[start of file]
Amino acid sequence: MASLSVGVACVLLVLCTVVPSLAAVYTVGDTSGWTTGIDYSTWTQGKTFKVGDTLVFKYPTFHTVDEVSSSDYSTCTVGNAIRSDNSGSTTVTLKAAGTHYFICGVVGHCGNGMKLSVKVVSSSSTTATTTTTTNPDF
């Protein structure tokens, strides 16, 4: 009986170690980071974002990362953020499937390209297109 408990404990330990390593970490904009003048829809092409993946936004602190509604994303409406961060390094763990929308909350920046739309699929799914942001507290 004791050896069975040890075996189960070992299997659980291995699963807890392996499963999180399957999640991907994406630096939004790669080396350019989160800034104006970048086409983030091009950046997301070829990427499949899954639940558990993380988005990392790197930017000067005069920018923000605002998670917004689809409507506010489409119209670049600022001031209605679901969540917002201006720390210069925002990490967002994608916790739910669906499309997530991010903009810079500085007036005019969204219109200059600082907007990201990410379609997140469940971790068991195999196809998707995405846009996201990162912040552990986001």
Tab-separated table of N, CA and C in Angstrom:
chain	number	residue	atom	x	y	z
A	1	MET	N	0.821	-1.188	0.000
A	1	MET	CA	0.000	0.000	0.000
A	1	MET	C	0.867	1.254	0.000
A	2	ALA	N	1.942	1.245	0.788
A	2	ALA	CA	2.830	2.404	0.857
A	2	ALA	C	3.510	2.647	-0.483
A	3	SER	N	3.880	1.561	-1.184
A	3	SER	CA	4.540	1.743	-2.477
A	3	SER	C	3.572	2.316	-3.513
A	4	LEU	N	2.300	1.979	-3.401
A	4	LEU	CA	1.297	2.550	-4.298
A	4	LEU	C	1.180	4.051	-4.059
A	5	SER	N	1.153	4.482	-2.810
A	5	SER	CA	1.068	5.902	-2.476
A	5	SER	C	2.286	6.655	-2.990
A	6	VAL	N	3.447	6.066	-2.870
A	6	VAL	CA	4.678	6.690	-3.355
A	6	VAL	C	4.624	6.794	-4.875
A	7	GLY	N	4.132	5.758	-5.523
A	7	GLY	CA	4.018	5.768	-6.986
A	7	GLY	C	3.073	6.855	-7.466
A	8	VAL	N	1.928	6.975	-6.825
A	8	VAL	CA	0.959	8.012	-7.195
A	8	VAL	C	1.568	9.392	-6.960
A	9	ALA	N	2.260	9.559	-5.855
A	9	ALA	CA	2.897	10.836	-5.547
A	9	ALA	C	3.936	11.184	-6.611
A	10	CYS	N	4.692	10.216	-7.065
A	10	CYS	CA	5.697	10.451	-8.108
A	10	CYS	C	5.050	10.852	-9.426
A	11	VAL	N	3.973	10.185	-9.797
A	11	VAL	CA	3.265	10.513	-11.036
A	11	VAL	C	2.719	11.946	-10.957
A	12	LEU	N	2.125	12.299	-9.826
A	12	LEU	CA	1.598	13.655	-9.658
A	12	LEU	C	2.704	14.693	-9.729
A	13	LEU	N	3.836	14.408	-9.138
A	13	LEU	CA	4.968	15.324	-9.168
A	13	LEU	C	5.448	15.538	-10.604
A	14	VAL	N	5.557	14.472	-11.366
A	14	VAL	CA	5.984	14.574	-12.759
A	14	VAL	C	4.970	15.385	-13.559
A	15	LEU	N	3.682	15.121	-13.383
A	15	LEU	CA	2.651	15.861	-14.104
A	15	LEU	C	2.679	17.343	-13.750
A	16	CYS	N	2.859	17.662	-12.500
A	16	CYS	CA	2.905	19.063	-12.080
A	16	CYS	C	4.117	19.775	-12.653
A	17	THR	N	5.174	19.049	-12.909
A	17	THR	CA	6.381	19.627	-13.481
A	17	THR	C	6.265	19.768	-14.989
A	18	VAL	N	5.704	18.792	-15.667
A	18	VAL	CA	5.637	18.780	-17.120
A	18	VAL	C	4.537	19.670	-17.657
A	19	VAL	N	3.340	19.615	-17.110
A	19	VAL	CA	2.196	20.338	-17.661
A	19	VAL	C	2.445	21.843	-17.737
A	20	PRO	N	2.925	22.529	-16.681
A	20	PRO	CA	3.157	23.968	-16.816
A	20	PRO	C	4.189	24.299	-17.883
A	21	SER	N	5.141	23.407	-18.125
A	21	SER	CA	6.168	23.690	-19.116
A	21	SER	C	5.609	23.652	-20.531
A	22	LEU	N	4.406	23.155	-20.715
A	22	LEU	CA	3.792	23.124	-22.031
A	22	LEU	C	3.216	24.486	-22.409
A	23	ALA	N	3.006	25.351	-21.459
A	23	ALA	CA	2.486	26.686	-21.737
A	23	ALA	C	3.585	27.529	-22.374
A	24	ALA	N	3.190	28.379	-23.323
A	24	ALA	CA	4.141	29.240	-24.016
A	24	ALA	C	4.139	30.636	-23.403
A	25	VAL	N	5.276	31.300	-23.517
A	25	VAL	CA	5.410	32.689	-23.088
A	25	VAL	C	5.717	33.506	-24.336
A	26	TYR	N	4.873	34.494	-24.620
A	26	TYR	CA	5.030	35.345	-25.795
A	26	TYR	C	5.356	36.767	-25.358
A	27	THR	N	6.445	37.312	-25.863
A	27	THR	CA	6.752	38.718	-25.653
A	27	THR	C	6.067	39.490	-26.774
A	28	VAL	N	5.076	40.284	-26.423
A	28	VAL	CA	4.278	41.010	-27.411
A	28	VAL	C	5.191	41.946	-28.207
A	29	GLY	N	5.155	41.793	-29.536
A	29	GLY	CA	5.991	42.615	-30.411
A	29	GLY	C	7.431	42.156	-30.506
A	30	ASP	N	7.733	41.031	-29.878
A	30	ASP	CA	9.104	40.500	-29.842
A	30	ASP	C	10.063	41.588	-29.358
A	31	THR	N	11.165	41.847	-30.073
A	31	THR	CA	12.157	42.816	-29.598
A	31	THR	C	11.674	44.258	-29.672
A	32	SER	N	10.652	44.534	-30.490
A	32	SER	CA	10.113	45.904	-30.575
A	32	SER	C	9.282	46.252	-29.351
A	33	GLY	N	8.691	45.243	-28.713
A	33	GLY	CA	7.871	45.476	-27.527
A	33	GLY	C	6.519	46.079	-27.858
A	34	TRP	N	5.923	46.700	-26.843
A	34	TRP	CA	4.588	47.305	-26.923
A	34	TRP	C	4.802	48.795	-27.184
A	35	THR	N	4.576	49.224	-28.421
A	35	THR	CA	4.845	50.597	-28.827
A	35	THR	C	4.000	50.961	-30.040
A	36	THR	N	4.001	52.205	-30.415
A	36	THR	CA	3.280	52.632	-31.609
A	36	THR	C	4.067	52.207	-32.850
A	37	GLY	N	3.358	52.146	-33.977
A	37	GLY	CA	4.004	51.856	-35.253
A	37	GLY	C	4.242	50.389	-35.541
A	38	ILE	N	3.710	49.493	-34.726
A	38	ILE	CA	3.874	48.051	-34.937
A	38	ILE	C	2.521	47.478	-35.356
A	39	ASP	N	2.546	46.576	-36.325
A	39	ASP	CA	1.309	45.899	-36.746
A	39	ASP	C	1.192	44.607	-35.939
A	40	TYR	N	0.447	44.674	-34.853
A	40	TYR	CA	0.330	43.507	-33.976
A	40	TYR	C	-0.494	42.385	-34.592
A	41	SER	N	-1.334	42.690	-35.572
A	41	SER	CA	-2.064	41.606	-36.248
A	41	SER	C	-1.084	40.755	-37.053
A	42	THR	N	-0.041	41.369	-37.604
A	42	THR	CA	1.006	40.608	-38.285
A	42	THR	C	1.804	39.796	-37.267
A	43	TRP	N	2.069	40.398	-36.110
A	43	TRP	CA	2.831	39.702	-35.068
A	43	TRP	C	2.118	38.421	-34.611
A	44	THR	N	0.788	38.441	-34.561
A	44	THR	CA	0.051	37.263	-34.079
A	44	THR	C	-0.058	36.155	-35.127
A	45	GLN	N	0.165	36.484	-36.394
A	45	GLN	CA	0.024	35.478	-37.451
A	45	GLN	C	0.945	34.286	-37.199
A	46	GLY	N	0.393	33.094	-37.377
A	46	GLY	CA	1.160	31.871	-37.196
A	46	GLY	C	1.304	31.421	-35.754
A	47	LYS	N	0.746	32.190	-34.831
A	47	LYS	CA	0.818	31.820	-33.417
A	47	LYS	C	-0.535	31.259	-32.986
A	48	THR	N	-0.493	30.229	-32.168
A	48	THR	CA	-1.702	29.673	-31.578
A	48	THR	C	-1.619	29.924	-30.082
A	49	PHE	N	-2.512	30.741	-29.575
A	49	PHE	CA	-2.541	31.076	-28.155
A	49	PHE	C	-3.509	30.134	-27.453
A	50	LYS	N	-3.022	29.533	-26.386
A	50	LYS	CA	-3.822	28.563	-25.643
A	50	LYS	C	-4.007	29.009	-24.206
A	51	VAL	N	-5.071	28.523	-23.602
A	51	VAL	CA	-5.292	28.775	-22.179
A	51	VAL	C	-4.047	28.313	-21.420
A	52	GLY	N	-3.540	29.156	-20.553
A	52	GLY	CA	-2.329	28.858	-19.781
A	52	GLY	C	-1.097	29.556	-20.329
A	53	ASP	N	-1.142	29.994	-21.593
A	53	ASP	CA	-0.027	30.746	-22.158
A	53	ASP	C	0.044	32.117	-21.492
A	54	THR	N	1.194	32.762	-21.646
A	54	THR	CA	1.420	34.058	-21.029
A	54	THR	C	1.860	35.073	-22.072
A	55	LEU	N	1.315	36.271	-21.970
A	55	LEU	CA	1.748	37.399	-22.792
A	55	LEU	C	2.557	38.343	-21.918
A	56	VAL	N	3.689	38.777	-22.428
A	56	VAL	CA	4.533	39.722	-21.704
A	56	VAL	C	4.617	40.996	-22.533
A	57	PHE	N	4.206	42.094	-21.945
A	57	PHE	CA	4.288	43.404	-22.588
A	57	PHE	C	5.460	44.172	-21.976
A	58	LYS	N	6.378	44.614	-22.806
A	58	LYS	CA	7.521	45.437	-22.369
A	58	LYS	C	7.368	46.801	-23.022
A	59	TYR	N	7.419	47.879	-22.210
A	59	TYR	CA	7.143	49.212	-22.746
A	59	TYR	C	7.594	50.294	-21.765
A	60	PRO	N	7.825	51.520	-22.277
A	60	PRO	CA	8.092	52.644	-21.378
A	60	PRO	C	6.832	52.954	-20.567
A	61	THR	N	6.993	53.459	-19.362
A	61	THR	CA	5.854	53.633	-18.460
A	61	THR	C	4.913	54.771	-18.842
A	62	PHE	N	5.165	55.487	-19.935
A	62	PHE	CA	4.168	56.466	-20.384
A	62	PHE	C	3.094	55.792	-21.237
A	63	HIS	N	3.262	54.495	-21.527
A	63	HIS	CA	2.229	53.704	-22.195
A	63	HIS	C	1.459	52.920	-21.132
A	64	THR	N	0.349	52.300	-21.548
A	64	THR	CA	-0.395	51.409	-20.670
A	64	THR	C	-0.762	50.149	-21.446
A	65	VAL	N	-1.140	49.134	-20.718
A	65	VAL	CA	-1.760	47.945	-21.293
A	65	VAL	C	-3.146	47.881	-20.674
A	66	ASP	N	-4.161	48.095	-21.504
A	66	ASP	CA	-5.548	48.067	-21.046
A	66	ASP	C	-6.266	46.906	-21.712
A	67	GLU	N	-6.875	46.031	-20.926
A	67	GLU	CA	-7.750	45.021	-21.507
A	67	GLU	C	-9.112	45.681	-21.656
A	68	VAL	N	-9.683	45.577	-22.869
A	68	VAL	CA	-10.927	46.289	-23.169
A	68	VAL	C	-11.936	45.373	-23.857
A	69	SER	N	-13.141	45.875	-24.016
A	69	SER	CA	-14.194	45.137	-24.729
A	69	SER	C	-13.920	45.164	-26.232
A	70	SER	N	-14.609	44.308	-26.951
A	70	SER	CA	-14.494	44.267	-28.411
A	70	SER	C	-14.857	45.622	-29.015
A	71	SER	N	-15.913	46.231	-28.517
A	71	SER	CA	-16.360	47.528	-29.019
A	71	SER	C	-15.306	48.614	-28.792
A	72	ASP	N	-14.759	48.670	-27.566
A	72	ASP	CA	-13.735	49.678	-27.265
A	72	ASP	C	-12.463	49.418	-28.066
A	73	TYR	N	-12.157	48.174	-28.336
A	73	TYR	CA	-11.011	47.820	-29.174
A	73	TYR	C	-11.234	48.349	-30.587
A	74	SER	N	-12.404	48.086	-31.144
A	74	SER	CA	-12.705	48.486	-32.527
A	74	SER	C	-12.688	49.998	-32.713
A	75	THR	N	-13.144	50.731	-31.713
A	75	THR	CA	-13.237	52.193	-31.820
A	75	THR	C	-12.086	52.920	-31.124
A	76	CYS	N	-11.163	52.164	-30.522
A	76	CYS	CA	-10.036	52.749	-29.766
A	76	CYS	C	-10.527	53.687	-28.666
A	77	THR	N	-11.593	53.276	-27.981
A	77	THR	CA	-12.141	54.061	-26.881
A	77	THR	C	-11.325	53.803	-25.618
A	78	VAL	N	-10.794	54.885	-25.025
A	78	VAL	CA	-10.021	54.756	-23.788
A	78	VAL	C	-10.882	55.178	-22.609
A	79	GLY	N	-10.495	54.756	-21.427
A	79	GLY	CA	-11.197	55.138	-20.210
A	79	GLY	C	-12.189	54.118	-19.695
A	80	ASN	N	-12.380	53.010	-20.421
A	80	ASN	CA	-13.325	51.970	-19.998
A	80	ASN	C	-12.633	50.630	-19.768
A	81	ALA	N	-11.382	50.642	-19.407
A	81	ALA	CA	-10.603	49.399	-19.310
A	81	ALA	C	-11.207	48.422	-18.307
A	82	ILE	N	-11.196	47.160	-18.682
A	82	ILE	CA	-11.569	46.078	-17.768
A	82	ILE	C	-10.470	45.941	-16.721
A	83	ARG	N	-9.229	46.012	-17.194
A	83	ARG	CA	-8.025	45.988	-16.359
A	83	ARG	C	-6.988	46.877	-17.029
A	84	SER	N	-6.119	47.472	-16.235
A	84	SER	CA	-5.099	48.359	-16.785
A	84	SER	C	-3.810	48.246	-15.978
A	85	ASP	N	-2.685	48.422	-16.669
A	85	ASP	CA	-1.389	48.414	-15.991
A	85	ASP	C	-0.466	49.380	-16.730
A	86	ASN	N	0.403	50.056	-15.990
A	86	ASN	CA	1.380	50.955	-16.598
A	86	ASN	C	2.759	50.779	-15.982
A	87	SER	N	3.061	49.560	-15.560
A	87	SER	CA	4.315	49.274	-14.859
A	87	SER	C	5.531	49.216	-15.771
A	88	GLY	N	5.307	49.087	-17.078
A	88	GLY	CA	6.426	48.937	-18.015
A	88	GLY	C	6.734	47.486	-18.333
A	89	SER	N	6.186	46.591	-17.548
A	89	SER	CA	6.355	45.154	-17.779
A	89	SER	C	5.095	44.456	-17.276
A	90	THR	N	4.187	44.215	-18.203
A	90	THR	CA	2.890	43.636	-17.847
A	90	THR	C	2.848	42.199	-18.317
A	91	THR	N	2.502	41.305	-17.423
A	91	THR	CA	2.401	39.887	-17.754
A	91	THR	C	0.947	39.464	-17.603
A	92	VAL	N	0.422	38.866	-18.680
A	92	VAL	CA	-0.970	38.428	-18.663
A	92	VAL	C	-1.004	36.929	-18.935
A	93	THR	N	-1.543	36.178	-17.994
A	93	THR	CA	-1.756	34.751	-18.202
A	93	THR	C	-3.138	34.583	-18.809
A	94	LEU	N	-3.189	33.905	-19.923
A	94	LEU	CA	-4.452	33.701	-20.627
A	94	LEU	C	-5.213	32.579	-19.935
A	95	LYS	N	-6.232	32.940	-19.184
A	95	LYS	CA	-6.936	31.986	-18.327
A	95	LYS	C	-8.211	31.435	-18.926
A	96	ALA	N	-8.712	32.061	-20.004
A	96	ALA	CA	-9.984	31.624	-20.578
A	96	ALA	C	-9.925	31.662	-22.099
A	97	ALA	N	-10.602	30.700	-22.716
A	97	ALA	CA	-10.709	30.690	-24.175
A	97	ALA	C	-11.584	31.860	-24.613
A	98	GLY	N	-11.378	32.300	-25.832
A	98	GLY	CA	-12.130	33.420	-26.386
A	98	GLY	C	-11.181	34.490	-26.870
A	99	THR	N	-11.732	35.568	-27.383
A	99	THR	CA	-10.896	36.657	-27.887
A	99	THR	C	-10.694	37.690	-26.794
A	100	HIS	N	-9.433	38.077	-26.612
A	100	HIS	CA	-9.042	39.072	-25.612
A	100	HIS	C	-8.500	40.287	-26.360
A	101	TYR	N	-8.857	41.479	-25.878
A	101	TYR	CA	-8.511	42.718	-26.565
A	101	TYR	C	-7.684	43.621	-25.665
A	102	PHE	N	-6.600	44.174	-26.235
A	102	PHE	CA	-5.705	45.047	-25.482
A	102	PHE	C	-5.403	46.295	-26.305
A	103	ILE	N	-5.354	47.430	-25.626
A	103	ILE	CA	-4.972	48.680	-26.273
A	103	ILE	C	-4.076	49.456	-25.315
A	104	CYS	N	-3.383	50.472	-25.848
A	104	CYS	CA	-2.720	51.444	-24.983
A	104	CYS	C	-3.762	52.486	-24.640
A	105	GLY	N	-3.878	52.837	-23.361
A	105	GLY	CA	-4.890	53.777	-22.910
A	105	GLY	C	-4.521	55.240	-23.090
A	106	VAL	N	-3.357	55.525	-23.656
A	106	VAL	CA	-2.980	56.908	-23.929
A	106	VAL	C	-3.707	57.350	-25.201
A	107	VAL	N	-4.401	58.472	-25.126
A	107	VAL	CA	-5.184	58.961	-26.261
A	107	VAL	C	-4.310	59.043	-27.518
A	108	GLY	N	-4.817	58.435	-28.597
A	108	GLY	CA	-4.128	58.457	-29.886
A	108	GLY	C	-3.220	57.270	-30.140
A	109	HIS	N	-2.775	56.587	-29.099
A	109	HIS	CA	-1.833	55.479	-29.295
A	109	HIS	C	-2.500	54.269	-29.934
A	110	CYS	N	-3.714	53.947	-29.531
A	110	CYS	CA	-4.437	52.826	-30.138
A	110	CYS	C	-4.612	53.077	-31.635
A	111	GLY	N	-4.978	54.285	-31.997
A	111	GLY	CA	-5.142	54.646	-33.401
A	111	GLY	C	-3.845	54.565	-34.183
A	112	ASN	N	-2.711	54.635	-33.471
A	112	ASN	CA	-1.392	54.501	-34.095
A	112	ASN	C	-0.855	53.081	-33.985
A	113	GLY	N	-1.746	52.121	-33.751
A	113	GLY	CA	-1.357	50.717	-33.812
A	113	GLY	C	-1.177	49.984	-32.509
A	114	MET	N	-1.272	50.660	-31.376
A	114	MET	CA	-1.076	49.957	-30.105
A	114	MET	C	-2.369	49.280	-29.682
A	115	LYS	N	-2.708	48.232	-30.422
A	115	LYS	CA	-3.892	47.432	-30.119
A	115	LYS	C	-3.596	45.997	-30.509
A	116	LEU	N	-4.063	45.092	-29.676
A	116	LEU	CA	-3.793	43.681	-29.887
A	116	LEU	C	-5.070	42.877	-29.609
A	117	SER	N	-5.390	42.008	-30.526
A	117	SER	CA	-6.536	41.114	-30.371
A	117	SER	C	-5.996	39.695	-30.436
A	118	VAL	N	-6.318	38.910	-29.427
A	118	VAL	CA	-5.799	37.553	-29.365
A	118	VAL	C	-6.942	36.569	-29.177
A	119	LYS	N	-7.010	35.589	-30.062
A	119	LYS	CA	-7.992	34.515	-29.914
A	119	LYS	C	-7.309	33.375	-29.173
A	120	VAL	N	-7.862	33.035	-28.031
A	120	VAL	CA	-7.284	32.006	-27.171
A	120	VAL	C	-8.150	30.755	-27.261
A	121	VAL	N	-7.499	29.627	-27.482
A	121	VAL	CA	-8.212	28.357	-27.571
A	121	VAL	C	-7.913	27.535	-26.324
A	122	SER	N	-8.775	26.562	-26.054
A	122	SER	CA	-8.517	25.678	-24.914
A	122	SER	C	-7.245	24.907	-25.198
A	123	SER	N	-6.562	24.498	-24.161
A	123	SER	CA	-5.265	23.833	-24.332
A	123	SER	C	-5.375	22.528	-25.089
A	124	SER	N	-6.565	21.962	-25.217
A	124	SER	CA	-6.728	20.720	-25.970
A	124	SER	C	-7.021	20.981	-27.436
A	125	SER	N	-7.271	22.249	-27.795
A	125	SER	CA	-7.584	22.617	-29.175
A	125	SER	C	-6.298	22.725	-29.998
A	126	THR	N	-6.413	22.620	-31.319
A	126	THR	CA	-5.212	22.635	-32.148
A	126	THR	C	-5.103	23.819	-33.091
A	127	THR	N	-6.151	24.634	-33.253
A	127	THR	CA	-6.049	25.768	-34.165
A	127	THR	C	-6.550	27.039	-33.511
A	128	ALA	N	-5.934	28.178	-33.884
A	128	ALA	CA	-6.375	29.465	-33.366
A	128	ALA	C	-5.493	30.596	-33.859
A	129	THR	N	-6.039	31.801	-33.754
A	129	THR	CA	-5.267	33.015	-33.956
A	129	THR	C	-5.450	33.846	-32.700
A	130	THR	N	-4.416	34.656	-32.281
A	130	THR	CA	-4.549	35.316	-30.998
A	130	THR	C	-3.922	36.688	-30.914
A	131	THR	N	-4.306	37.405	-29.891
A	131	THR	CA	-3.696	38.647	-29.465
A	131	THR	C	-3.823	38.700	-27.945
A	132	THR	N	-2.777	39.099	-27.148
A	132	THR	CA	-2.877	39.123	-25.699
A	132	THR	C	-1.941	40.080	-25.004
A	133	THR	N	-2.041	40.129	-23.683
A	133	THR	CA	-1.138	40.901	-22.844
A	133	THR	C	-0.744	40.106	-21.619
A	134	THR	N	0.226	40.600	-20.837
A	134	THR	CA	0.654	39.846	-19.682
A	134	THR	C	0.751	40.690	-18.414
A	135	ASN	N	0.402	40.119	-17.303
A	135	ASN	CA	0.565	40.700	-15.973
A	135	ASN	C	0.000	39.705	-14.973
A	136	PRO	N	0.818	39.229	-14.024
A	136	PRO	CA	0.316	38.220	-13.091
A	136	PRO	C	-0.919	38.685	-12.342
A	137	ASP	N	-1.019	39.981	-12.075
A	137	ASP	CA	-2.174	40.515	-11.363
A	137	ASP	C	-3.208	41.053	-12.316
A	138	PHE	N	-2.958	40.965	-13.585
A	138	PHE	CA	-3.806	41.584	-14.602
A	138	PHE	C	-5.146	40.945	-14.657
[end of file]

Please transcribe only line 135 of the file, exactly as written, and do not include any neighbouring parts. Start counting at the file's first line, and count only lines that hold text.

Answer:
A	44	THR	CA	0.051	37.263	-34.079